Is Lifetime's 'Seasons of Love' Based On a True Story? It's Adding Authenticity with a Multi-Talented Cast

Another Christmas, another slate of Lifetime Original movies, often ripped right out of the headlines and covered with a veneer of tinsel and basic cable magic. But even after being disappointed by holiday TV movies in the past, I would like to support more female filmmakers, so I think I'll probably go for the holiday musical romance Seasons of Love , which was directed by Princess Monique, one of the few black female television directors with a big release this winter. Is Seasons of Love a true story? Not exactly. But in lieu of a real-life storyline, Seasons of Love has cast actual professional musicians like Gladys Knight and Method Man to lend some authenticity to its musical background and instead has whole-heartedly embraced all of the embarrassing, corny cliches we love to indulge when it comes to the holidays.

Rapper Method Man, credited here as Cliff Smith, is playing the stock untrustworthy record exec, but as a longtime producer and a founding member of the Wu-Tang Clan, he knows what he's doing behind a soundboard. And if Gladys Knight is here playing the mother of lead character, I'd be shocked if they don't get her to sing a few Christmas carols over the credits.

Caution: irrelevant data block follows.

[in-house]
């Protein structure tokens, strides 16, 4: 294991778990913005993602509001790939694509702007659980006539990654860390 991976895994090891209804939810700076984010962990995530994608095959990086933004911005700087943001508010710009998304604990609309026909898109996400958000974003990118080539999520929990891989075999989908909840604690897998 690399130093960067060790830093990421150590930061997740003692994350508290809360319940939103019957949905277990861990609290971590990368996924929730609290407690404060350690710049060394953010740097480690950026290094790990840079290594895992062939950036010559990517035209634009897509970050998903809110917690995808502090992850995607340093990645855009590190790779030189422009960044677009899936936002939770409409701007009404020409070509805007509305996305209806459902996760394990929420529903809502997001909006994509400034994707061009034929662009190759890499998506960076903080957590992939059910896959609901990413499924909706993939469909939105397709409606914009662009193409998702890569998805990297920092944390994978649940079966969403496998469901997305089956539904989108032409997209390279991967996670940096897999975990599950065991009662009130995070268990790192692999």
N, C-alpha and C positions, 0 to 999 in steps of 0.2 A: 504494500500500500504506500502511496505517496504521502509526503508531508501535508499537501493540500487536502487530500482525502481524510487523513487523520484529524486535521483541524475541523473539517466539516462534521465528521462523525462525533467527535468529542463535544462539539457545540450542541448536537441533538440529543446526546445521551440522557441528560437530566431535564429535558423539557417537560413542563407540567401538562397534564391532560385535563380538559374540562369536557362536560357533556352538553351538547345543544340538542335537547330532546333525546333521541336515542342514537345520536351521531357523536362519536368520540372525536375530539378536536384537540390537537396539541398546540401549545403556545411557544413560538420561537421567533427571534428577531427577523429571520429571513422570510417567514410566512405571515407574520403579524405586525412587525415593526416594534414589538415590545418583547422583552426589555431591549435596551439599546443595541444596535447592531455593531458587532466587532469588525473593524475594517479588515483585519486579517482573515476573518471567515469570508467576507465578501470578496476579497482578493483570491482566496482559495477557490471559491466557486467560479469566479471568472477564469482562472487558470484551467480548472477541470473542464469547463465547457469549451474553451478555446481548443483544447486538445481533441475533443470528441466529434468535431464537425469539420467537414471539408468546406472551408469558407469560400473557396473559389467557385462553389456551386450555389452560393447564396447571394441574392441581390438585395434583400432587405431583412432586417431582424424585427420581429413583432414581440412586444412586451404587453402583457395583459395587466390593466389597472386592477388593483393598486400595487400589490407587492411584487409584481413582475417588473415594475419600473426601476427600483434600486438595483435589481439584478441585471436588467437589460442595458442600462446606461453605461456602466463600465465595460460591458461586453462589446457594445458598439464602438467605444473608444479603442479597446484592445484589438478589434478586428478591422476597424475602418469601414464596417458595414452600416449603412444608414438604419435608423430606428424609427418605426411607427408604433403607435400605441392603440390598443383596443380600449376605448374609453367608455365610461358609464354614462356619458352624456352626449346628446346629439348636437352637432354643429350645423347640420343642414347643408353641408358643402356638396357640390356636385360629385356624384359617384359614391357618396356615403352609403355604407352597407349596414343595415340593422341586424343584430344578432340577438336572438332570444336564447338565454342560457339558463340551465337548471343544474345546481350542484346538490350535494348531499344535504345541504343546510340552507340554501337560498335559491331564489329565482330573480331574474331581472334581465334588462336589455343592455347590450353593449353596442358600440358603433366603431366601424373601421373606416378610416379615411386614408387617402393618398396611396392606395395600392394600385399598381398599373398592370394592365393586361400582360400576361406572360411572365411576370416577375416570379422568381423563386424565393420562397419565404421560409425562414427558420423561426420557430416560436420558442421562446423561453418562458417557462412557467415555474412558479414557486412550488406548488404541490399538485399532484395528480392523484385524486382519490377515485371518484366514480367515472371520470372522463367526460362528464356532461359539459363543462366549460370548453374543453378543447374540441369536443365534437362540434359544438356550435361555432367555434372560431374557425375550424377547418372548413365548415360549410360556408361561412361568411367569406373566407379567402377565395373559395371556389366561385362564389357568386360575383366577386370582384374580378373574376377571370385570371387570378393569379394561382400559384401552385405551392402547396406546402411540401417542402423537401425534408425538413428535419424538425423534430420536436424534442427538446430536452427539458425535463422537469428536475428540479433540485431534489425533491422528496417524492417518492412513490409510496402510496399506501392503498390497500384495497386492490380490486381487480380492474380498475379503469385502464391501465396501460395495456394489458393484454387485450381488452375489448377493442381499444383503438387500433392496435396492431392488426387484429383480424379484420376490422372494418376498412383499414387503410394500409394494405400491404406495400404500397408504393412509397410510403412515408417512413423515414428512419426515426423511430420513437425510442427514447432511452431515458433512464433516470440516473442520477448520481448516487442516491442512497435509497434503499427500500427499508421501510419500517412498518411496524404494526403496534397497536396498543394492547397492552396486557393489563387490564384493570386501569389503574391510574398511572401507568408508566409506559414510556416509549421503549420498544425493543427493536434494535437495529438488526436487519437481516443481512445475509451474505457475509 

But from the rest of its plot, it sounds like Seasons of Love is following the classic holiday movie playbook, rather than any source material, true or otherwise. That's probably a good thing, given that the network's recent attempts at adapting famous life stories — from Aaliyah to Brittany Murphy — have been embarrassingly flat and clumsily executed. One of the producers promised on Instagram that their film would be different.

That's a hopeful sign. Plus, it's premiering before Thanksgiving, which means it'll likely be shown at least a few more times this holiday season. So even if you don't like Seasons of Love at first, by the time you're on your third viewing, you'll find yourself giving in. There's also a celebrity producer who's supposedly "starring" in the film, in this case Taraji P. Henson, though her appearance doesn't exactly seem to be a lead role.

Add in a remarkably quiet release (not a lot of aggressive advertising for this film) and you have a real guilty pleasure brewing here — one doesn't make a mess of recent history.

Images: Courtesy of Lifetime (2)